ZeroAccess developers continue to innovate
Posted on 22.08.2013
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A while ago a group of researchers has analyzed and tested the resilience of P2P botnets, and has discovered that while Zeus and Sality botnets are highly resilient to sinkholing attacks, Kelihos and ZeroAccess botnets have weaknesses that can be used to disrupt them.

Earlier this month Sophos researchers have discovered new variants that use new techniques to assure its persistency on the affected computers, and now Symantec researchers say that they have spotted a change in the malware's use of the P2P communication protocol.

"On June 29, 2013, we noticed a new module being distributed amongst ZeroAccess peers communicating on the UDP-based peer-to-peer network that operates on ports 16464 and 16465," they noted. "ZeroAccess maintains a second UDP-based network that operates on ports 16470 and 16471. ZeroAccess peers communicate to other peers connected to the same network; peers do not communicate across networks."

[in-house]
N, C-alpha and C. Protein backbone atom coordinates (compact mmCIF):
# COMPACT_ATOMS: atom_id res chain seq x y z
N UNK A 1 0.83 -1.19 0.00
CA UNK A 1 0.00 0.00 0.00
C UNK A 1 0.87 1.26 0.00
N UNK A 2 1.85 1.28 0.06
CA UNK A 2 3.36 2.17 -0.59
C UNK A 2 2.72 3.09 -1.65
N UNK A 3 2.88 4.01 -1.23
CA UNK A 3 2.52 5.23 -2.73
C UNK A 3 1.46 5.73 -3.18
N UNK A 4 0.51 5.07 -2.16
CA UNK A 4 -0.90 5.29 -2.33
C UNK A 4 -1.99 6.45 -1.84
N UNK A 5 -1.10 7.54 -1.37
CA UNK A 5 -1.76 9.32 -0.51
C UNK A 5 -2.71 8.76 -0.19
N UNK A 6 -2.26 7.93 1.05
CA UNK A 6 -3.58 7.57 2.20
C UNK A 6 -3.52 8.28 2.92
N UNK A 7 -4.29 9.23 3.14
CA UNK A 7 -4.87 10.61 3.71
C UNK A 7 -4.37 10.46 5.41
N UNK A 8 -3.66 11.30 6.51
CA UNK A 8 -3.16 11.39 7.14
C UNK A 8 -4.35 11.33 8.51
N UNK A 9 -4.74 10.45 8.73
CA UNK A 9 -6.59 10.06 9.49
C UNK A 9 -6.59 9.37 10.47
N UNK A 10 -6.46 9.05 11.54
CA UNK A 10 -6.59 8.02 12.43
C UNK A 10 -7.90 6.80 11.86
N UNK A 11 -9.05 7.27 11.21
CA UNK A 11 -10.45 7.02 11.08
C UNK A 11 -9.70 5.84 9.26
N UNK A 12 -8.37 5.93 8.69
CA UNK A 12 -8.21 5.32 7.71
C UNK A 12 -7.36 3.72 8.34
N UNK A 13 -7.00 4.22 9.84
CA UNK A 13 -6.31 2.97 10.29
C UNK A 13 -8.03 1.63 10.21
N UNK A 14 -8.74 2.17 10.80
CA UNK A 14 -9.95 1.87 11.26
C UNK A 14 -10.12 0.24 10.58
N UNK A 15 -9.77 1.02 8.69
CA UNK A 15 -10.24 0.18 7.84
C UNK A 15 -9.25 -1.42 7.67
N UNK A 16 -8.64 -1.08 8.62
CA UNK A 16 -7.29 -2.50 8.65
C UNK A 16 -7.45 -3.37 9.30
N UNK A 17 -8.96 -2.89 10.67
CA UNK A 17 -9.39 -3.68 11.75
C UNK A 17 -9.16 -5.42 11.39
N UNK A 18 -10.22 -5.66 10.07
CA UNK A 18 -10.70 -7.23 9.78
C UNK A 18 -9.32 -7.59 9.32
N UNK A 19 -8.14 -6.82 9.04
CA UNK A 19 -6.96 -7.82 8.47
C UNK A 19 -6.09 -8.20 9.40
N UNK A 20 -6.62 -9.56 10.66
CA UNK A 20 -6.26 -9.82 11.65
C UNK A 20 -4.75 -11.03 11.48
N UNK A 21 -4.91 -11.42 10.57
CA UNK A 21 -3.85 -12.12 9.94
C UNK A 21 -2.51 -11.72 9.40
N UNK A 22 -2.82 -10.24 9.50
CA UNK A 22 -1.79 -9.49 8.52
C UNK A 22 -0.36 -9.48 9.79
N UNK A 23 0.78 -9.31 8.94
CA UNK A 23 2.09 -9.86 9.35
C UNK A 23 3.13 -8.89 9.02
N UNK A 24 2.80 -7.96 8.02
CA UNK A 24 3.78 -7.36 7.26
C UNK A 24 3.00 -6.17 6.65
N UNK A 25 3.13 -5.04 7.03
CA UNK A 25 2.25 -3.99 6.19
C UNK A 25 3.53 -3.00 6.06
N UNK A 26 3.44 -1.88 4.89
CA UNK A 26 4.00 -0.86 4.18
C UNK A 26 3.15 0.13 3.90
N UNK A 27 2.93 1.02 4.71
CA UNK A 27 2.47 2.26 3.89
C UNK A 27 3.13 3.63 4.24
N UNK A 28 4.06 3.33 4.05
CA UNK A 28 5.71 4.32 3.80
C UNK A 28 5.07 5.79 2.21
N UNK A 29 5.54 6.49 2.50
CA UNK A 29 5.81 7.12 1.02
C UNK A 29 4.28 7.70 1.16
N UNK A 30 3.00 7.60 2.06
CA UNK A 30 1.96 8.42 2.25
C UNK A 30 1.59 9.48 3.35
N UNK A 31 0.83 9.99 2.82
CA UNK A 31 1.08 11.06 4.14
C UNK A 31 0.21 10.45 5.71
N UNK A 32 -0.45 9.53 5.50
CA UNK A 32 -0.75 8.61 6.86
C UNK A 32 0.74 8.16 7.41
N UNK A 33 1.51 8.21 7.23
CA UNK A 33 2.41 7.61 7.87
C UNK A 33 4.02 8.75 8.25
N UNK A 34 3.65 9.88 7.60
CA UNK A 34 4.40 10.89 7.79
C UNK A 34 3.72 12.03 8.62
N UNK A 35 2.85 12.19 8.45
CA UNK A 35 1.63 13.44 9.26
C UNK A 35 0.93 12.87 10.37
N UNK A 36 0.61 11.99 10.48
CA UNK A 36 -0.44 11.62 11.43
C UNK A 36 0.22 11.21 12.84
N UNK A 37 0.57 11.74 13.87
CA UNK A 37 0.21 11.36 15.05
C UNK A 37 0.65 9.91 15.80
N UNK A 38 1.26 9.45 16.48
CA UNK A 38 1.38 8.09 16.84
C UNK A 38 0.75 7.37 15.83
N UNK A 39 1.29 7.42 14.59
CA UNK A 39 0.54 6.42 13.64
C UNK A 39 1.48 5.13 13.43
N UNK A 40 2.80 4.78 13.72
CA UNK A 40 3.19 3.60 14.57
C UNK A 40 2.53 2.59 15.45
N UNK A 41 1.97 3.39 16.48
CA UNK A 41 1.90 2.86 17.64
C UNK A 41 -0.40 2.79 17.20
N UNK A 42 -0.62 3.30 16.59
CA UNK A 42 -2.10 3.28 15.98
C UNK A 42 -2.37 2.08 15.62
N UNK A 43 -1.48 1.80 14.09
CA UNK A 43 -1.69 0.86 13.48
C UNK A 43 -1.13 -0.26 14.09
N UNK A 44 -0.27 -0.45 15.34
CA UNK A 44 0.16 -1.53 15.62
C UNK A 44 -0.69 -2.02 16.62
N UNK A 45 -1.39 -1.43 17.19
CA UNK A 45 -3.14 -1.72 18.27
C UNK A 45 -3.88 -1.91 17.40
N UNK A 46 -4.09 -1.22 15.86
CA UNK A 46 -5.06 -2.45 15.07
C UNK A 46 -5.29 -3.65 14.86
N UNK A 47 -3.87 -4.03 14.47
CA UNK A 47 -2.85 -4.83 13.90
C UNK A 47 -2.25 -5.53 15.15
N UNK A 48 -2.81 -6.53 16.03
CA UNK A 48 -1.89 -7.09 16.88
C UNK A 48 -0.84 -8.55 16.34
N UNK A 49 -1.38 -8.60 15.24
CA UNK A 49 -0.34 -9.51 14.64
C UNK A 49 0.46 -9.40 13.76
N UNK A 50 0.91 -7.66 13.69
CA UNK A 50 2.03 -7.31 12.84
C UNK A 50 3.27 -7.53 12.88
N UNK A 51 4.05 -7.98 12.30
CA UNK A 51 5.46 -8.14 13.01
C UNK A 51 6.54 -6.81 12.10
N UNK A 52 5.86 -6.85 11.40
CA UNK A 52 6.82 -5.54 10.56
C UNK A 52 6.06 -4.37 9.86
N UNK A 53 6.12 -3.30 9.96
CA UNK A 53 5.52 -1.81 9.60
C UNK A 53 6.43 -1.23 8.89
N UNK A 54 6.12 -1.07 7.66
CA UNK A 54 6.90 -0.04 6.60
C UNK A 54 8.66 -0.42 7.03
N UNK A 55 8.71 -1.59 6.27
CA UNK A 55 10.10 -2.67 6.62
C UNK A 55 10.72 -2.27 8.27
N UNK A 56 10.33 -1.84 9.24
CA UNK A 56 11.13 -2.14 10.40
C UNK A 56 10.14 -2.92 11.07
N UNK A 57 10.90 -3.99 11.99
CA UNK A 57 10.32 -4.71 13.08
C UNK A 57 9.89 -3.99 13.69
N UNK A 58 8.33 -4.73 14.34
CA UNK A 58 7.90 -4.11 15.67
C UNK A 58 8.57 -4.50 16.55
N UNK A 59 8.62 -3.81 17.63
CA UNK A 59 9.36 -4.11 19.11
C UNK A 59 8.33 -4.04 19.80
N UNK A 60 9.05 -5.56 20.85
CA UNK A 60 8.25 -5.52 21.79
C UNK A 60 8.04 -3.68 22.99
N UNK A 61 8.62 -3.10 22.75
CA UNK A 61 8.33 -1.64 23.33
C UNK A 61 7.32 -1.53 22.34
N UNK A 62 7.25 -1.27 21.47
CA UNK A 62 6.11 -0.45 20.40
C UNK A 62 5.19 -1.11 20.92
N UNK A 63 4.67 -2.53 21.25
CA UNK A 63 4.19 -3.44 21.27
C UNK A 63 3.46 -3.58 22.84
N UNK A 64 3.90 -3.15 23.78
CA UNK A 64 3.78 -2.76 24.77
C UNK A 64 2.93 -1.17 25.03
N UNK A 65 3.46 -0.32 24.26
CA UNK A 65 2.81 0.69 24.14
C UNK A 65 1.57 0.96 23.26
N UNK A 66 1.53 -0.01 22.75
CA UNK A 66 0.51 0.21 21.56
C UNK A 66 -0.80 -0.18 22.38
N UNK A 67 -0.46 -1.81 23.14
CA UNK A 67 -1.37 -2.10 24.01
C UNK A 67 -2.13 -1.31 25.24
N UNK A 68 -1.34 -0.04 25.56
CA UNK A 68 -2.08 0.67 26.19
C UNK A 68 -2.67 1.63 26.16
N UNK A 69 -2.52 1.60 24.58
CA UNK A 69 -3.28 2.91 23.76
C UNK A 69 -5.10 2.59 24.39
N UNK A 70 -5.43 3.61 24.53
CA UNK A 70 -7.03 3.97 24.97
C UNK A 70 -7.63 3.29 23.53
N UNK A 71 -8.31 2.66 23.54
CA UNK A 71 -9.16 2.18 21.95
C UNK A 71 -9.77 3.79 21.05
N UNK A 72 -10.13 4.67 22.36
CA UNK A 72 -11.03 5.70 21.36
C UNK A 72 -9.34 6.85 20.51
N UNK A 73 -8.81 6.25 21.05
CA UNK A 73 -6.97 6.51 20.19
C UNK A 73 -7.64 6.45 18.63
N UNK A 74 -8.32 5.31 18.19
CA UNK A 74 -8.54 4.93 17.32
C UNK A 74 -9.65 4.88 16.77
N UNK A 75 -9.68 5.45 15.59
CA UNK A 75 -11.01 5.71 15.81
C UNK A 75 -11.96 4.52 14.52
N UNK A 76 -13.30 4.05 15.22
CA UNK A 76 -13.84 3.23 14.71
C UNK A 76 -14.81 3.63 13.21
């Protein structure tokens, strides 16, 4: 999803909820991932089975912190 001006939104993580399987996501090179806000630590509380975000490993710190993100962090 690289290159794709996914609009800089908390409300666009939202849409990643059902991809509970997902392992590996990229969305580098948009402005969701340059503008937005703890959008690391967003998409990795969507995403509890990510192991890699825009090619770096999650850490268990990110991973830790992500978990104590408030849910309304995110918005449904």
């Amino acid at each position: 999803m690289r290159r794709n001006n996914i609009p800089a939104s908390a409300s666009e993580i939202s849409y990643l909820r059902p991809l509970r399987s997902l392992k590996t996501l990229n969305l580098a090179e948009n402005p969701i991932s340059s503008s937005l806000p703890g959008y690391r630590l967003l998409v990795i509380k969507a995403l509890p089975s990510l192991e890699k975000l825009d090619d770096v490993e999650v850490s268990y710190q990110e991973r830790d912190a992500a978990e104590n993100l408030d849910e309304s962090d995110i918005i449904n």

They also made some other changes to the peer-to-peer functionality to decrease the likelihood of outsiders taking control of the botnet, including the introduction of a secondary internal peer list - stored as a Windows NTFS alternate data stream - that can hold over 16 million peer IP addresses instead of the previous 256, and a different logic according to which the peer chooses to contact other peers.

It's interesting to not that while this code changes are already available on the UDP 16464/16465 peer network, they have not been yet implemented on the UDP 16470/16471 network.

"Most of the code changes made by the ZeroAccess authors in this update seem to be in response to published research on ZeroAccess or other perceived weaknesses the authors found in the code. These changes are also further evidence that ZeroAccess continues to be actively developed and remains a threat," the researchers say.

If you are interested in more technical details about all the changes and how they prevent the exploitation of earlier vulnerabilities, I warmly recommend the researchers' original blog post.









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